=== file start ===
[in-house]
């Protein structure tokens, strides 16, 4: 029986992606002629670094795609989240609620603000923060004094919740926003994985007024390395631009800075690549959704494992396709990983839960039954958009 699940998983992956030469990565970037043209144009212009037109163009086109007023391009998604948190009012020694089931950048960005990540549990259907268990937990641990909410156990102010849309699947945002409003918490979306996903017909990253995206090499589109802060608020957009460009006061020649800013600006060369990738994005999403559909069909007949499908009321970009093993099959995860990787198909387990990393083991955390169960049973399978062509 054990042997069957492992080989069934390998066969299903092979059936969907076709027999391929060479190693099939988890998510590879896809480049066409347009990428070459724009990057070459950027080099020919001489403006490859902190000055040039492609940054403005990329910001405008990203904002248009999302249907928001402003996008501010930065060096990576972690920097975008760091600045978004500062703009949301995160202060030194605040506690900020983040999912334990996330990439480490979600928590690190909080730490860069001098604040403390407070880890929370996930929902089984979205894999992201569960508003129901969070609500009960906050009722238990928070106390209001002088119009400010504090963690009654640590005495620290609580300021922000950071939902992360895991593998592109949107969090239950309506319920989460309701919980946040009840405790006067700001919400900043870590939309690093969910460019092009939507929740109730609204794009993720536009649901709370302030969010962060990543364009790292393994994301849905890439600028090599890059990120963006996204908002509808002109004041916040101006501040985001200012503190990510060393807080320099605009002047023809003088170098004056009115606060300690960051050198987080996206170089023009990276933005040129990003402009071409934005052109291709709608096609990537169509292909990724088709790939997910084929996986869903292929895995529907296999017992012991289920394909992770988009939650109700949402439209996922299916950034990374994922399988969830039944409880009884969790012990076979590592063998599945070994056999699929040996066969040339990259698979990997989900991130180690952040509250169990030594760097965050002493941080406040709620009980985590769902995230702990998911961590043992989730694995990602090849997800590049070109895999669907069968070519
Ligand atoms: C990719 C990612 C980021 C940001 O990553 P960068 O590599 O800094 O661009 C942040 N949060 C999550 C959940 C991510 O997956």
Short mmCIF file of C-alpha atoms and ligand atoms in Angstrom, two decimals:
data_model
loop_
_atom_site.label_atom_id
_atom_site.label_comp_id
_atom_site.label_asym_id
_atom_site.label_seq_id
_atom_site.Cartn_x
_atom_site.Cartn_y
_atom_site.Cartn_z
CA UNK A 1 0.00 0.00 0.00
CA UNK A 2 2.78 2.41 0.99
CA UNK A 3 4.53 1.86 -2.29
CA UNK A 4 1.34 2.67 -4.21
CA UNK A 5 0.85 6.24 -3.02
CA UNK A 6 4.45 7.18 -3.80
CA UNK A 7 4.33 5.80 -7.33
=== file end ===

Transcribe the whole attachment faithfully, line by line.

[in-house]
């Protein structure tokens, strides 16, 4: 029986992606002629670094795609989240609620603000923060004094919740926003994985007024390395631009800075690549959704494992396709990983839960039954958009 699940998983992956030469990565970037043209144009212009037109163009086109007023391009998604948190009012020694089931950048960005990540549990259907268990937990641990909410156990102010849309699947945002409003918490979306996903017909990253995206090499589109802060608020957009460009006061020649800013600006060369990738994005999403559909069909007949499908009321970009093993099959995860990787198909387990990393083991955390169960049973399978062509 054990042997069957492992080989069934390998066969299903092979059936969907076709027999391929060479190693099939988890998510590879896809480049066409347009990428070459724009990057070459950027080099020919001489403006490859902190000055040039492609940054403005990329910001405008990203904002248009999302249907928001402003996008501010930065060096990576972690920097975008760091600045978004500062703009949301995160202060030194605040506690900020983040999912334990996330990439480490979600928590690190909080730490860069001098604040403390407070880890929370996930929902089984979205894999992201569960508003129901969070609500009960906050009722238990928070106390209001002088119009400010504090963690009654640590005495620290609580300021922000950071939902992360895991593998592109949107969090239950309506319920989460309701919980946040009840405790006067700001919400900043870590939309690093969910460019092009939507929740109730609204794009993720536009649901709370302030969010962060990543364009790292393994994301849905890439600028090599890059990120963006996204908002509808002109004041916040101006501040985001200012503190990510060393807080320099605009002047023809003088170098004056009115606060300690960051050198987080996206170089023009990276933005040129990003402009071409934005052109291709709608096609990537169509292909990724088709790939997910084929996986869903292929895995529907296999017992012991289920394909992770988009939650109700949402439209996922299916950034990374994922399988969830039944409880009884969790012990076979590592063998599945070994056999699929040996066969040339990259698979990997989900991130180690952040509250169990030594760097965050002493941080406040709620009980985590769902995230702990998911961590043992989730694995990602090849997800590049070109895999669907069968070519
Ligand atoms: C990719 C990612 C980021 C940001 O990553 P960068 O590599 O800094 O661009 C942040 N949060 C999550 C959940 C991510 O997956």
Short mmCIF file of C-alpha atoms and ligand atoms in Angstrom, two decimals:
data_model
loop_
_atom_site.label_atom_id
_atom_site.label_comp_id
_atom_site.label_asym_id
_atom_site.label_seq_id
_atom_site.Cartn_x
_atom_site.Cartn_y
_atom_site.Cartn_z
CA UNK A 1 0.00 0.00 0.00
CA UNK A 2 2.78 2.41 0.99
CA UNK A 3 4.53 1.86 -2.29
CA UNK A 4 1.34 2.67 -4.21
CA UNK A 5 0.85 6.24 -3.02
CA UNK A 6 4.45 7.18 -3.80
CA UNK A 7 4.33 5.80 -7.33